Created by Al Lowe in 1987, the Leisure Suit Larry series – in its early years, at least – managed to mix adult themes with laugh-out-loud comedy to excellent effect, spawning a franchise that, by 2011, had sold over 10 million copies worldwide.
The series continues to this day, with 2020's Leisure Suit Larry: Wet Dreams Dry Twice being the most recent entry – albeit one which no longer has any input from Lowe himself.
Another entry Lowe had no involvement with was the proposed 2004 N-Gage title Leisure Suit Larry: Pocket Party (previously known as Leisure Suit Larry: Call of Booty). There's a fantastic write-up about the game by Michael Fitzmayer here, but it's fair to say it was a somewhat troubled project.
Initially in development at TKO studio in Santa Cruz, the game would be practically finished only to be rebooted at TKO's Dallas office – resulting in two very different versions of the game.
The 'Santa Cruz version' was created by a team of just six people and would fall foul of pressure from Nokia to make it funnier and cruder. When TKO's Nokia division was relocated to Dallas, this pressure reached the stage where the project's tone swung wildly in the opposite direction; in short, Nokia made TKO return to the drawing board and produce a game that was so raunchy that it couldn't release it. The project reportedly cost the Finnish company $1.4 million USD in investment.
Speaking to Fitzmayer, former TKO Santa Cruz Jody Hicks says:
I'm not proud of the game, it's juvenile, sophomoric, and deeply tone-deaf with regards to racial stereotypes and overt sexualization of women. I won't ever share the design document I wrote as it does not reflect my personal views from the time when it was written or my personal standards and views of today. I was forced to write the game the way the publisher wanted it written, which was in a crass and "BroCentric" mentality, and while there are moments of the development cycle that brought me joy, the entire experience was demoralizing and embarrassing as a professional game designer.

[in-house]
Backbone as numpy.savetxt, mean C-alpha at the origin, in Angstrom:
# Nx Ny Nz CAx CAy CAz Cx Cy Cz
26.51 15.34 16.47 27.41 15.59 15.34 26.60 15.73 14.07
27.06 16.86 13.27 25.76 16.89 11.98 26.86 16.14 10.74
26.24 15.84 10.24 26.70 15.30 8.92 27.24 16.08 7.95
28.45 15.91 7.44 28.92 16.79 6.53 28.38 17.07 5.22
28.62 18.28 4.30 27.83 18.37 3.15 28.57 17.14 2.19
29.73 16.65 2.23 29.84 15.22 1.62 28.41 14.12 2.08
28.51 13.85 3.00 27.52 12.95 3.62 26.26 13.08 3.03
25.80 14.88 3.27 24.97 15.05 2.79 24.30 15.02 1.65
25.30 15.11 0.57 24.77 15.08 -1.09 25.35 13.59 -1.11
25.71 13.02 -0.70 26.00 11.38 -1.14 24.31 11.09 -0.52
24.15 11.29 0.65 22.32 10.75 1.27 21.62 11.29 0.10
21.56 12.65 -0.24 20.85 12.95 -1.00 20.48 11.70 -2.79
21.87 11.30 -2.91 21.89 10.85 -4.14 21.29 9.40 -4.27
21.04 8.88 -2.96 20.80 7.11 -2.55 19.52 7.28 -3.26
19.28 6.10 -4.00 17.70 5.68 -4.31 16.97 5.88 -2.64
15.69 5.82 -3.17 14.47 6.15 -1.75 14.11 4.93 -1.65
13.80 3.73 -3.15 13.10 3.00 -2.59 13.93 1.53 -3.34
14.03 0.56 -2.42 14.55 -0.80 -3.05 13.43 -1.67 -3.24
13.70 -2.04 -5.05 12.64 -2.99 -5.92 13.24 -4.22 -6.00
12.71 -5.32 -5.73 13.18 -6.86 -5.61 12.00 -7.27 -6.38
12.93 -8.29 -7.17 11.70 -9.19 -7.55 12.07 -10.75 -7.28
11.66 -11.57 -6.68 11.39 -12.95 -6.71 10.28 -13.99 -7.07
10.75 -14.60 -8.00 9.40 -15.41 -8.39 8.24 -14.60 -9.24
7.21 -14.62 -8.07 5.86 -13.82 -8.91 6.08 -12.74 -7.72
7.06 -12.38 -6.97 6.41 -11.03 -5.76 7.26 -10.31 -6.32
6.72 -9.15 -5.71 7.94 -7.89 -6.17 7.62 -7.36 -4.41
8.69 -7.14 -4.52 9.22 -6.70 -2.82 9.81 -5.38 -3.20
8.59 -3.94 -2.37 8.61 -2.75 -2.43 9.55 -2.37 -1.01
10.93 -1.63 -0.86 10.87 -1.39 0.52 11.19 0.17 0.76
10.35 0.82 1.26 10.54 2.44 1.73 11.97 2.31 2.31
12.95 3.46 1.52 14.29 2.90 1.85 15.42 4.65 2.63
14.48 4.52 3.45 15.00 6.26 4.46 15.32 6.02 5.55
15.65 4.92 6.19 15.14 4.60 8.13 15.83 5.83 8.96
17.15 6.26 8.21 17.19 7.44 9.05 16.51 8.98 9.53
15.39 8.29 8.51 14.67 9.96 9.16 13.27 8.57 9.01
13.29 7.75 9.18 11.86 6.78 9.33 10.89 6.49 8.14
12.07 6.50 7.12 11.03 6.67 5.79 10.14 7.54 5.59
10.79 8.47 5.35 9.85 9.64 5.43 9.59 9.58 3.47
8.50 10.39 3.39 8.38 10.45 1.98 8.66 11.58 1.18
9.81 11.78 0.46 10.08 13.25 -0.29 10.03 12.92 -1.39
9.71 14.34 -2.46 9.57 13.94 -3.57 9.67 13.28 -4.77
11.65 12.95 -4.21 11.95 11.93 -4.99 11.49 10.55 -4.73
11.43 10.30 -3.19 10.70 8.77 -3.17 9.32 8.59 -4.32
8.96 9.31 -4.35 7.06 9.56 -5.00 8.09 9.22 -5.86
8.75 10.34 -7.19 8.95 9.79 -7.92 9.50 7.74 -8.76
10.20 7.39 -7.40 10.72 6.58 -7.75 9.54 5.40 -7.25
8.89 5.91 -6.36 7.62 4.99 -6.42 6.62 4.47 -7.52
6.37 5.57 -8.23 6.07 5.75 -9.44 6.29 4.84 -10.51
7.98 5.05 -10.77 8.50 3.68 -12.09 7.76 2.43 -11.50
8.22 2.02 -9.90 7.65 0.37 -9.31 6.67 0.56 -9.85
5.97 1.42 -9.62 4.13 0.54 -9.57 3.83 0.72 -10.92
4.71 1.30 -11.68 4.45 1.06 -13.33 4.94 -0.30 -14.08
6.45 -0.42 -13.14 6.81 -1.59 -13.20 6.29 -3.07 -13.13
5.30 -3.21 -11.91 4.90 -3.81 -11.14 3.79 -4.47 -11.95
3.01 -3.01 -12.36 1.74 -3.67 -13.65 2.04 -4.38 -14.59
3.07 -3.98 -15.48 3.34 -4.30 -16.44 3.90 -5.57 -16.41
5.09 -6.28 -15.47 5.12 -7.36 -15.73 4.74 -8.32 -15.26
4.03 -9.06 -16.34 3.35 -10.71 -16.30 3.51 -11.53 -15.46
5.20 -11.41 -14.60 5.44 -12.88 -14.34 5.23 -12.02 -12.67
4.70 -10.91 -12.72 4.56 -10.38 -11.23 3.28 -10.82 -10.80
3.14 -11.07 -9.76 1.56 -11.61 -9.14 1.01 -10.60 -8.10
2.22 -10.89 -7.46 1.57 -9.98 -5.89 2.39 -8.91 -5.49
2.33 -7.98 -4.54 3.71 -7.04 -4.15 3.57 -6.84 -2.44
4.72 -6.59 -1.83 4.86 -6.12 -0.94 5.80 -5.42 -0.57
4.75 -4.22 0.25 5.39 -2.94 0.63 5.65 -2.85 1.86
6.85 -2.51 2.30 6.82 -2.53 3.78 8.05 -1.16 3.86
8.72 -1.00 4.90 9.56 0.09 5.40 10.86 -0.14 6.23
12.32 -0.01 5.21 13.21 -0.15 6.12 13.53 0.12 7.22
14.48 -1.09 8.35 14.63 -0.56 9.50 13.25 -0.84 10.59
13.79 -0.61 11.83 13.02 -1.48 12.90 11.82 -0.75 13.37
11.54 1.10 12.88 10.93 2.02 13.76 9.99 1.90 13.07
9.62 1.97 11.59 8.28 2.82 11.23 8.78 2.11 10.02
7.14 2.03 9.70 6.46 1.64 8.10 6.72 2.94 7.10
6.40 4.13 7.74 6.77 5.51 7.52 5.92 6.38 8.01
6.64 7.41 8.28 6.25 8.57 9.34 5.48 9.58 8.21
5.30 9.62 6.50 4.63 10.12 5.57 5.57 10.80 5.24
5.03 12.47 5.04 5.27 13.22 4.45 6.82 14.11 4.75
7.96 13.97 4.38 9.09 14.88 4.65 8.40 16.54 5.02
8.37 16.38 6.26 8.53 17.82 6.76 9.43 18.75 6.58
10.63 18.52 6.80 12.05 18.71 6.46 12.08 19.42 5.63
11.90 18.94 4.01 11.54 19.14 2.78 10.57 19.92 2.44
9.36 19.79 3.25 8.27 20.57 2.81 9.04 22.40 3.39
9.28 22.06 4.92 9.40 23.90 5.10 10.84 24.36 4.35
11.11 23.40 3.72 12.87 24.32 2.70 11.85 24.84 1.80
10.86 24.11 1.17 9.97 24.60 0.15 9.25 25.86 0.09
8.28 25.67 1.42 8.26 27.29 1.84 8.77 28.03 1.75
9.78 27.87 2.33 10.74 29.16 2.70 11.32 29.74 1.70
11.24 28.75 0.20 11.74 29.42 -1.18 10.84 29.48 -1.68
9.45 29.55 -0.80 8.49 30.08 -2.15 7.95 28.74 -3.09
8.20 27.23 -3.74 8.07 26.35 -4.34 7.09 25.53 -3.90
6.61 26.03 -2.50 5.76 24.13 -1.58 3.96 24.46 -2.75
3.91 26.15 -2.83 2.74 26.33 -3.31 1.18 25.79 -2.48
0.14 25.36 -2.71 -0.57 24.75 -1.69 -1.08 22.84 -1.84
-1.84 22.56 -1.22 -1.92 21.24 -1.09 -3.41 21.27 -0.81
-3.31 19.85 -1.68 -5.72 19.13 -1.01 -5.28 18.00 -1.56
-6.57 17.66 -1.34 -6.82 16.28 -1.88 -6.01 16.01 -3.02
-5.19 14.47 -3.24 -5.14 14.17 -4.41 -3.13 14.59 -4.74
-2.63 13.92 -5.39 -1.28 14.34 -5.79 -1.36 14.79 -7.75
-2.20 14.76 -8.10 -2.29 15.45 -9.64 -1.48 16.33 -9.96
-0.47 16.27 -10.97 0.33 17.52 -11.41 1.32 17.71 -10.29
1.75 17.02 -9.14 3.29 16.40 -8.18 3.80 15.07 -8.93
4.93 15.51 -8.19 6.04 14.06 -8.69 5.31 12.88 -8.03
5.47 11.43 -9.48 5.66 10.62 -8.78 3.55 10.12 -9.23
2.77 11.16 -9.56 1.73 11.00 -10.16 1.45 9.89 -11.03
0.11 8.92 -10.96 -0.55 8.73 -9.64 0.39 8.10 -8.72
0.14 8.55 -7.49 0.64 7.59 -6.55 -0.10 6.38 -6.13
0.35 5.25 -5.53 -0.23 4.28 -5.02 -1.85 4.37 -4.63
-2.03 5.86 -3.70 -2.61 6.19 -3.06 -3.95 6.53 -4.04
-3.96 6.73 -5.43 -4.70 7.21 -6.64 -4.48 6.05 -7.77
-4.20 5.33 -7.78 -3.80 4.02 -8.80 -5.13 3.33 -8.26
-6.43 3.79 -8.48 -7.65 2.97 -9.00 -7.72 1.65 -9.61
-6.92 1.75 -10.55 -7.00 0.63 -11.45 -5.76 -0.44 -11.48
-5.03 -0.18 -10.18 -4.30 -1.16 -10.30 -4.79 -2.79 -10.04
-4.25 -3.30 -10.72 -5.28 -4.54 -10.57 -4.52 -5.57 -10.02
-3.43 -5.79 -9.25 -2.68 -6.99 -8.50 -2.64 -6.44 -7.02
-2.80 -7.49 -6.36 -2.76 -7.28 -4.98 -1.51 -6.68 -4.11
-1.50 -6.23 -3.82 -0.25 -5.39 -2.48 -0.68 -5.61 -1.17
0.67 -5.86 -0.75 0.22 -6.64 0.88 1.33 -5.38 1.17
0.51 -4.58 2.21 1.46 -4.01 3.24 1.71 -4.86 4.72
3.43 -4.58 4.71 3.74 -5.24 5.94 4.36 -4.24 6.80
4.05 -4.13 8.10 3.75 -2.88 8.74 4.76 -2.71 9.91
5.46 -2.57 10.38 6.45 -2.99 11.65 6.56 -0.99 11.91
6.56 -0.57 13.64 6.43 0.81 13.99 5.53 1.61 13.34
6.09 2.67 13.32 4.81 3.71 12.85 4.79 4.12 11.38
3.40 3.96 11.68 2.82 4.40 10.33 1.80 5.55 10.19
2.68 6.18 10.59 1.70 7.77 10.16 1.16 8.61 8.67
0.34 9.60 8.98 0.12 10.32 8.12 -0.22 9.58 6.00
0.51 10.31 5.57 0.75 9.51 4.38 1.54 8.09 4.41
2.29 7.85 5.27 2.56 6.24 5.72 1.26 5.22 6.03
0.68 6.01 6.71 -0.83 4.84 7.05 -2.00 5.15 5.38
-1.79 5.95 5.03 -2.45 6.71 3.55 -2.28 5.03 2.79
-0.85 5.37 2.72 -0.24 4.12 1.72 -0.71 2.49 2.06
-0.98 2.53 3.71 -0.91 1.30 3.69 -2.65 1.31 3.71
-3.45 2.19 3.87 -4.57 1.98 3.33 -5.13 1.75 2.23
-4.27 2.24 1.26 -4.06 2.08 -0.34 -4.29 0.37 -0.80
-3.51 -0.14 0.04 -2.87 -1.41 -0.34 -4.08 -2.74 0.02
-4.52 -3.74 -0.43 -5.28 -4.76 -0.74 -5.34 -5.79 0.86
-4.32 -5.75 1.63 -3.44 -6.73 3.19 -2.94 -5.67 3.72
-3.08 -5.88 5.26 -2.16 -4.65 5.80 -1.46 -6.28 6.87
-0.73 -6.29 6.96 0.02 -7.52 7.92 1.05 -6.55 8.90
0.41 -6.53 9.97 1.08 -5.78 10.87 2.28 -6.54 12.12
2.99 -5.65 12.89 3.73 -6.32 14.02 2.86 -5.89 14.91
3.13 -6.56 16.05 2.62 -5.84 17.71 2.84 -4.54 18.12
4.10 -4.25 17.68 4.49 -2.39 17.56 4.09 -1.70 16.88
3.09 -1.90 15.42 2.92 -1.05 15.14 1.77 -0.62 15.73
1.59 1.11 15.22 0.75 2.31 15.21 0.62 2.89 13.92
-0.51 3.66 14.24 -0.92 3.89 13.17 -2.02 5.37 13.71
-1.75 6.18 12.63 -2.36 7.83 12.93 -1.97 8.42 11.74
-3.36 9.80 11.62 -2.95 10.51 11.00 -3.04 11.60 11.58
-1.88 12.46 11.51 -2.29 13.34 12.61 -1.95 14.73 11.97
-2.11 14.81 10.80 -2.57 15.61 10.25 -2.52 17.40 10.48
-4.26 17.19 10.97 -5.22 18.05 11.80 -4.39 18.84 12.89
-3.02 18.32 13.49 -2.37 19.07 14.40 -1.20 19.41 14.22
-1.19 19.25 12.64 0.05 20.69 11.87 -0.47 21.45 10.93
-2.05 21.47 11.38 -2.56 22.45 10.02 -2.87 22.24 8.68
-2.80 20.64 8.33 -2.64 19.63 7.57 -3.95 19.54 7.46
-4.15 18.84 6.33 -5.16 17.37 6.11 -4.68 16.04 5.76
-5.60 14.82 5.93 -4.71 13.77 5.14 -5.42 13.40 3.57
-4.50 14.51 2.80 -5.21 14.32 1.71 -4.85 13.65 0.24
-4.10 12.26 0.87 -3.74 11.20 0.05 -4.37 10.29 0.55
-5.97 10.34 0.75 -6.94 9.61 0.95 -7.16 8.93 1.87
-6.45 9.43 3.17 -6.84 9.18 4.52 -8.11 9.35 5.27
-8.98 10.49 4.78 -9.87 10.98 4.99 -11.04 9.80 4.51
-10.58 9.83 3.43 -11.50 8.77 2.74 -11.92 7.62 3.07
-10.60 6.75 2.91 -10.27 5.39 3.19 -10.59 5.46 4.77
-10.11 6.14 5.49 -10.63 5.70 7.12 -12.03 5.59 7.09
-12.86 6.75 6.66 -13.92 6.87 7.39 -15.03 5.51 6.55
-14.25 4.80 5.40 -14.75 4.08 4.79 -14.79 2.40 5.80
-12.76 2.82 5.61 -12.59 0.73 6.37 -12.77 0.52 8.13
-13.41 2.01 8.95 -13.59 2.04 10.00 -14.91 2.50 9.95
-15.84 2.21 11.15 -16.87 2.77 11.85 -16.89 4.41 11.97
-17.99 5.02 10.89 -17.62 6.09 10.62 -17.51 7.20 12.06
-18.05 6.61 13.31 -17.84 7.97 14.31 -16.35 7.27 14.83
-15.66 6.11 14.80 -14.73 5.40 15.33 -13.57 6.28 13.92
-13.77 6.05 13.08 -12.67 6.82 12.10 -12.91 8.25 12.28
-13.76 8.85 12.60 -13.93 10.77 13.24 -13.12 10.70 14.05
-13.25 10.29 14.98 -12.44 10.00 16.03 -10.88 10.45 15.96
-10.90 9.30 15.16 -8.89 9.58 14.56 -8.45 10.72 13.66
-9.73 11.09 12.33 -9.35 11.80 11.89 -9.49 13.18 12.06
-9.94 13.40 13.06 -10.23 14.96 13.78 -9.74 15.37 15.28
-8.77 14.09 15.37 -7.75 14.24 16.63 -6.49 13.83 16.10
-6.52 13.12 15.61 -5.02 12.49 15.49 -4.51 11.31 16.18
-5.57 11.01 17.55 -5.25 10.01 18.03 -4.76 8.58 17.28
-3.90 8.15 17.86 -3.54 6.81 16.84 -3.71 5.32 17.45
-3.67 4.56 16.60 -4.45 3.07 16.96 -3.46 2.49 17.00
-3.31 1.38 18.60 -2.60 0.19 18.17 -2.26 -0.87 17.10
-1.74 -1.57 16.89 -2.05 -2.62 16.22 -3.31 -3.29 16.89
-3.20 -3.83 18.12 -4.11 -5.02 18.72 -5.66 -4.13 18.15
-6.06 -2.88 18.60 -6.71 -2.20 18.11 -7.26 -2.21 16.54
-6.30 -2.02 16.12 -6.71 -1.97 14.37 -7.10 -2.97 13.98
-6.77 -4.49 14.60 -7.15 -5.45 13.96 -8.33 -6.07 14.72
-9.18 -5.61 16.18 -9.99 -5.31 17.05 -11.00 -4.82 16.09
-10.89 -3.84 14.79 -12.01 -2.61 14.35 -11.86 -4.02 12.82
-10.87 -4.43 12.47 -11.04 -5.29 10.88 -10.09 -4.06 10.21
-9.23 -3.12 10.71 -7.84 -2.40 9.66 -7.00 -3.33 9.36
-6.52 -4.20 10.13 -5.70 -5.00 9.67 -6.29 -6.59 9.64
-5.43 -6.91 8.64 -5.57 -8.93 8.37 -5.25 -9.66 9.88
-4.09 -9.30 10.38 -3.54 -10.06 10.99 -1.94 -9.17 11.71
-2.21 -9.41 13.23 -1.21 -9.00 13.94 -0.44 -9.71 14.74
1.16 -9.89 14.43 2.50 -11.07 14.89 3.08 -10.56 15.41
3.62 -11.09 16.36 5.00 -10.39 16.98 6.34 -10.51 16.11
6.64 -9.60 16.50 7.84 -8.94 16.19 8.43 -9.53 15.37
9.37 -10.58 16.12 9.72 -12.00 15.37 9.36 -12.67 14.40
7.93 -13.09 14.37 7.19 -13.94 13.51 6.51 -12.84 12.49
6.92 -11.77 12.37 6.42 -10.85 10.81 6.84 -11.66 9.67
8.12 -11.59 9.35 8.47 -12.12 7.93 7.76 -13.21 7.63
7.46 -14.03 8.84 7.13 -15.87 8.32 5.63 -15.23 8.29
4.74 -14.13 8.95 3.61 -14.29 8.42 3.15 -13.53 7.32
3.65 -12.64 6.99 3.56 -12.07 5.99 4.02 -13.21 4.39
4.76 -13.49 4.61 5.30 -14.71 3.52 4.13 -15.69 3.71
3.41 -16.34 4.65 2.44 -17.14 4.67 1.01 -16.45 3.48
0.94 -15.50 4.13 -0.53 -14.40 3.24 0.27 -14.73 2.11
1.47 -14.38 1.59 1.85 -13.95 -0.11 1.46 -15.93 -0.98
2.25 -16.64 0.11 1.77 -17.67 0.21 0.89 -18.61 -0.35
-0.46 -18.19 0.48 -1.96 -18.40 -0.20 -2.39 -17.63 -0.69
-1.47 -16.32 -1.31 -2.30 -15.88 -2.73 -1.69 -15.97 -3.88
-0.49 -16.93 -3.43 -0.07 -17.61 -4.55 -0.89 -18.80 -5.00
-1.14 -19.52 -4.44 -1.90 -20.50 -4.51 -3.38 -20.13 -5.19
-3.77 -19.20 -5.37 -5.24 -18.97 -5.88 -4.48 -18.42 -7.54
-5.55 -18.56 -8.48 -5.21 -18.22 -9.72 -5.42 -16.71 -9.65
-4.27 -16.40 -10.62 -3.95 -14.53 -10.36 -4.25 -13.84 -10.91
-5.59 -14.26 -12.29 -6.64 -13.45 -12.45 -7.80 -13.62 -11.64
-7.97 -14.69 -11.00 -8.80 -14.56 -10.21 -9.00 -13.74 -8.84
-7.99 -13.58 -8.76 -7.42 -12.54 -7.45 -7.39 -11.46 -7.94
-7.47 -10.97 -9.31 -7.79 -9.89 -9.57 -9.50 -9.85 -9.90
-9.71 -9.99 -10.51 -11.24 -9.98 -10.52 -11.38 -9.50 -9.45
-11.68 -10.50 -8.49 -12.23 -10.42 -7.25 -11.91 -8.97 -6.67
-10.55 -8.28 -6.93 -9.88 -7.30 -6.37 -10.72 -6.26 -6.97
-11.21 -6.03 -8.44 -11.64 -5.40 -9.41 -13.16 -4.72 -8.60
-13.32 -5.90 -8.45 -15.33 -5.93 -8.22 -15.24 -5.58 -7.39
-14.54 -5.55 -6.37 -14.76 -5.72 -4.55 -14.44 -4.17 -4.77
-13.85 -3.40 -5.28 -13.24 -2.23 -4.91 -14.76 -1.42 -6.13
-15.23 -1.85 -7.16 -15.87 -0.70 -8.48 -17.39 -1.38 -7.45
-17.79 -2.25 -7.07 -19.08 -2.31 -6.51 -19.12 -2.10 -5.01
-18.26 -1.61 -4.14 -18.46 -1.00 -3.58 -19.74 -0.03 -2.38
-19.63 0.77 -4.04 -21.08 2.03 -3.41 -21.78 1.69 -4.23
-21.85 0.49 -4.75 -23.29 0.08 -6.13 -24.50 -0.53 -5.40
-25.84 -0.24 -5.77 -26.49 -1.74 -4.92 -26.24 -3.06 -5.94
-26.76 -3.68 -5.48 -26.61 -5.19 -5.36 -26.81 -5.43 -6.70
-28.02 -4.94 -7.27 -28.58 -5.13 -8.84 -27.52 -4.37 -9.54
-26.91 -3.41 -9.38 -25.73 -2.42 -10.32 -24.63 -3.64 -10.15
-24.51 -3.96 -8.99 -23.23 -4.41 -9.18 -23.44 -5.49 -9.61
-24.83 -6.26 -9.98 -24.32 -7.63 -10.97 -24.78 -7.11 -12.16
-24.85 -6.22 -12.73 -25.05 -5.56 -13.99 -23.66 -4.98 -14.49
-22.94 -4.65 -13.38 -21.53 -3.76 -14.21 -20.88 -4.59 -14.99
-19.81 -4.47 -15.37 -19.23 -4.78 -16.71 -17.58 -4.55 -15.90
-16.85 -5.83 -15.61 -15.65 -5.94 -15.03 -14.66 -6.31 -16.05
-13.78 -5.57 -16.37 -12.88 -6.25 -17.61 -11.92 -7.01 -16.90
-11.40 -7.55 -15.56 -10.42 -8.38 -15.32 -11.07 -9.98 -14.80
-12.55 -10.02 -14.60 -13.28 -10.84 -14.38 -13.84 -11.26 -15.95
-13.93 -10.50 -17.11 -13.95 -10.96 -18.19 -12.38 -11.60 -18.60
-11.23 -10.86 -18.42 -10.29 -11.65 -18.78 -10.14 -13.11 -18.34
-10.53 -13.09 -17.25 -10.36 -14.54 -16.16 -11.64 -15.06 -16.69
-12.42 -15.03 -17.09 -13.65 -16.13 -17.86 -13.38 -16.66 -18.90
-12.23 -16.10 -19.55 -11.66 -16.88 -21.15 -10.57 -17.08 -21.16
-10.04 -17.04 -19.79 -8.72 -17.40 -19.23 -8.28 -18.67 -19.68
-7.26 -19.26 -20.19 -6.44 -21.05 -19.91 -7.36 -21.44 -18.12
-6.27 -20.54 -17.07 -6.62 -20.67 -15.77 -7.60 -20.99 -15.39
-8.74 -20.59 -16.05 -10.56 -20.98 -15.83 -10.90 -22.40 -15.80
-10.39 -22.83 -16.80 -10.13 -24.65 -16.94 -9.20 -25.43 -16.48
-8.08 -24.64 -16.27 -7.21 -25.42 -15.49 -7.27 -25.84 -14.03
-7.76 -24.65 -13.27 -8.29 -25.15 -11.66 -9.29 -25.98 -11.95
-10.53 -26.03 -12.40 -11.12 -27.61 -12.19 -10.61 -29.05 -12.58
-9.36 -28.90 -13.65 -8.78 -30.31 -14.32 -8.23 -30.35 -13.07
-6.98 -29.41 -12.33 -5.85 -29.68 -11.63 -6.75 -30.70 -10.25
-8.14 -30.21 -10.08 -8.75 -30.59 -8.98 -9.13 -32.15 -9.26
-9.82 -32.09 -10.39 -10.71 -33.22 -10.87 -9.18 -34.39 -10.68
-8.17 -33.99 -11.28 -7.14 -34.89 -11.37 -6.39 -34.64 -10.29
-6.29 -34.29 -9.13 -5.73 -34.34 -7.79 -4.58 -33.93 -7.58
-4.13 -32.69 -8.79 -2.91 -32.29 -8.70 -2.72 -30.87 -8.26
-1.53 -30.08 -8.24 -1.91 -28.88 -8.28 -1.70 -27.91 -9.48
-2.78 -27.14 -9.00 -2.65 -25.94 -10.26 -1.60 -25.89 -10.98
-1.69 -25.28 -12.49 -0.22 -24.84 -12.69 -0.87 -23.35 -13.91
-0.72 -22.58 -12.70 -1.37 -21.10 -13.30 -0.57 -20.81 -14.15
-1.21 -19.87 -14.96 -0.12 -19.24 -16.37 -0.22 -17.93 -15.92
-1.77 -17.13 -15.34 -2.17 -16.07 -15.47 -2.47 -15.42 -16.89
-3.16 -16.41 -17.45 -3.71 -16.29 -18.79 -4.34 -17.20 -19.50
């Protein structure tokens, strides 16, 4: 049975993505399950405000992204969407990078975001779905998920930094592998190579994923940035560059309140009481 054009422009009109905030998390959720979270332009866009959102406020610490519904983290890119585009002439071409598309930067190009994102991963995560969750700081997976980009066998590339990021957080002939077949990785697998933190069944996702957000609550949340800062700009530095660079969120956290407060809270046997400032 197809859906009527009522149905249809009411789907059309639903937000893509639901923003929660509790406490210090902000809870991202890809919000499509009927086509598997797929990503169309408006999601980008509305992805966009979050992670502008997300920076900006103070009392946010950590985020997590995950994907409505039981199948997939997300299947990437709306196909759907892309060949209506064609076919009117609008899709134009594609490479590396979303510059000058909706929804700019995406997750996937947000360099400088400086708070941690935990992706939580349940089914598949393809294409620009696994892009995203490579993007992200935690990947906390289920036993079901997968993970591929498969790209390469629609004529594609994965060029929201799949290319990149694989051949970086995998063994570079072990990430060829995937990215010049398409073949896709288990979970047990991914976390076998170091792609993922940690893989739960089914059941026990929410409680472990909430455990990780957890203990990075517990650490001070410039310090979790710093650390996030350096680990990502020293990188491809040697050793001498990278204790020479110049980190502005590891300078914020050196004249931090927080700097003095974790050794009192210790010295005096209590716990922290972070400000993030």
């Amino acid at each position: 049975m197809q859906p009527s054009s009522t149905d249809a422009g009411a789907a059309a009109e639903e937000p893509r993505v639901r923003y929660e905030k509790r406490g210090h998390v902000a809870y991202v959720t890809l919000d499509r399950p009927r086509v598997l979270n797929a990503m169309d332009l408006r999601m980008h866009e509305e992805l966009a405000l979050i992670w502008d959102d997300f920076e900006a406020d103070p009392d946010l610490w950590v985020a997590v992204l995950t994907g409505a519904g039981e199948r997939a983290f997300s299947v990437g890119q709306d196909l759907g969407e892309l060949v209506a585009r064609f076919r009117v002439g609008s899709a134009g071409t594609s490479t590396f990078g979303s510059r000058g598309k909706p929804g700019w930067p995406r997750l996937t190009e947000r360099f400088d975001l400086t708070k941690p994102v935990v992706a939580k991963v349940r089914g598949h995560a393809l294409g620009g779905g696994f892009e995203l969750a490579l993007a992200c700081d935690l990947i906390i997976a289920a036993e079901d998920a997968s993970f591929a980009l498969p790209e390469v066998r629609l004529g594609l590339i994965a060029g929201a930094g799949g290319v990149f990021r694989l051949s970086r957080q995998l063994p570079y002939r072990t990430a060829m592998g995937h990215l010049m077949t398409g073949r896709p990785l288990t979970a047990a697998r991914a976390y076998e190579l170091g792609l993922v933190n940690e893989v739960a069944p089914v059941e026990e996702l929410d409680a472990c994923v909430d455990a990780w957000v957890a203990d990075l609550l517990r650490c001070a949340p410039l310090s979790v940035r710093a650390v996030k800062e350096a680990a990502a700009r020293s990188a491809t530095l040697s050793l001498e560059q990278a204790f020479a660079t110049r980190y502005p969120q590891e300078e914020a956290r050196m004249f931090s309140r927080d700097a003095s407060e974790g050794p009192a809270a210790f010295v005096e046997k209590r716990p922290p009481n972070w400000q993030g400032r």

Fitzmayer's site has a full breakdown of the sorry saga, along with loads of screenshots – many of which aren't safe for work. It's well worth a read.
As hinted by Hicks, the version of the game made by TKO's Dallas studio is preserved, along with the source code, assets and design documentation – but it hasn't been made available to the public yet.
Maybe one day, it will, and another piece of N-Gage's (and Larry's) history will be safe for future generations to (ahem) enjoy.